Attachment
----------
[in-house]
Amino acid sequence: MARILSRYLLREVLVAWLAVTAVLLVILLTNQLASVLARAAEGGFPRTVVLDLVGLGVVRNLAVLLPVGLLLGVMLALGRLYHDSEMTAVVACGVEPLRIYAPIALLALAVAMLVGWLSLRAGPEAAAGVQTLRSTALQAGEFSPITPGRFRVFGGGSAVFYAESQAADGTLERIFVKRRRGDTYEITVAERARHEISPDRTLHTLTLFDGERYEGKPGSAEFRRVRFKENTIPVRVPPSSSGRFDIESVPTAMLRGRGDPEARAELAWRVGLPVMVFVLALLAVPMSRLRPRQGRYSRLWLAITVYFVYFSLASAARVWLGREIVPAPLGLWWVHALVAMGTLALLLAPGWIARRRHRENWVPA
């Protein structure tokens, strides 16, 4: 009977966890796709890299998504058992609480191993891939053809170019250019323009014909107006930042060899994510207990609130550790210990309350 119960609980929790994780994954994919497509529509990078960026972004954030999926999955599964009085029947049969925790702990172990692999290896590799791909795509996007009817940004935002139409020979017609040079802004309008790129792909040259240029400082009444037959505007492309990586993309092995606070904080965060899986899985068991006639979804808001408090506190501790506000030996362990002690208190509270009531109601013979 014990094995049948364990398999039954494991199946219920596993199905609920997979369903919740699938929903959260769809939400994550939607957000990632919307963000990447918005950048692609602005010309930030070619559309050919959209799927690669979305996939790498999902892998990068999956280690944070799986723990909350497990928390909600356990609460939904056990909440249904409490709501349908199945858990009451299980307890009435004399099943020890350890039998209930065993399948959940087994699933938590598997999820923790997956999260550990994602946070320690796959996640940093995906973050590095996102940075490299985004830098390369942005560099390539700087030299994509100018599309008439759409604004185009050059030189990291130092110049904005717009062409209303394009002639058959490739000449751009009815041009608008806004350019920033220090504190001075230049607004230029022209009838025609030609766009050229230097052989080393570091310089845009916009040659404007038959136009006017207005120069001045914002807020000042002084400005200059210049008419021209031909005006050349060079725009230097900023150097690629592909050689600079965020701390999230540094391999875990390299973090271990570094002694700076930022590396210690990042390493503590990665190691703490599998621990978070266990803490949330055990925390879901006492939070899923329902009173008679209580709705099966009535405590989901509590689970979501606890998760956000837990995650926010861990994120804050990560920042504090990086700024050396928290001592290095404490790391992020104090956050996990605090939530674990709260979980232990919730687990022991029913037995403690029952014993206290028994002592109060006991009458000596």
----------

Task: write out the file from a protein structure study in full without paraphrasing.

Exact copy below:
[in-house]
Amino acid sequence: MARILSRYLLREVLVAWLAVTAVLLVILLTNQLASVLARAAEGGFPRTVVLDLVGLGVVRNLAVLLPVGLLLGVMLALGRLYHDSEMTAVVACGVEPLRIYAPIALLALAVAMLVGWLSLRAGPEAAAGVQTLRSTALQAGEFSPITPGRFRVFGGGSAVFYAESQAADGTLERIFVKRRRGDTYEITVAERARHEISPDRTLHTLTLFDGERYEGKPGSAEFRRVRFKENTIPVRVPPSSSGRFDIESVPTAMLRGRGDPEARAELAWRVGLPVMVFVLALLAVPMSRLRPRQGRYSRLWLAITVYFVYFSLASAARVWLGREIVPAPLGLWWVHALVAMGTLALLLAPGWIARRRHRENWVPA
């Protein structure tokens, strides 16, 4: 009977966890796709890299998504058992609480191993891939053809170019250019323009014909107006930042060899994510207990609130550790210990309350 119960609980929790994780994954994919497509529509990078960026972004954030999926999955599964009085029947049969925790702990172990692999290896590799791909795509996007009817940004935002139409020979017609040079802004309008790129792909040259240029400082009444037959505007492309990586993309092995606070904080965060899986899985068991006639979804808001408090506190501790506000030996362990002690208190509270009531109601013979 014990094995049948364990398999039954494991199946219920596993199905609920997979369903919740699938929903959260769809939400994550939607957000990632919307963000990447918005950048692609602005010309930030070619559309050919959209799927690669979305996939790498999902892998990068999956280690944070799986723990909350497990928390909600356990609460939904056990909440249904409490709501349908199945858990009451299980307890009435004399099943020890350890039998209930065993399948959940087994699933938590598997999820923790997956999260550990994602946070320690796959996640940093995906973050590095996102940075490299985004830098390369942005560099390539700087030299994509100018599309008439759409604004185009050059030189990291130092110049904005717009062409209303394009002639058959490739000449751009009815041009608008806004350019920033220090504190001075230049607004230029022209009838025609030609766009050229230097052989080393570091310089845009916009040659404007038959136009006017207005120069001045914002807020000042002084400005200059210049008419021209031909005006050349060079725009230097900023150097690629592909050689600079965020701390999230540094391999875990390299973090271990570094002694700076930022590396210690990042390493503590990665190691703490599998621990978070266990803490949330055990925390879901006492939070899923329902009173008679209580709705099966009535405590989901509590689970979501606890998760956000837990995650926010861990994120804050990560920042504090990086700024050396928290001592290095404490790391992020104090956050996990605090939530674990709260979980232990919730687990022991029913037995403690029952014993206290028994002592109060006991009458000596």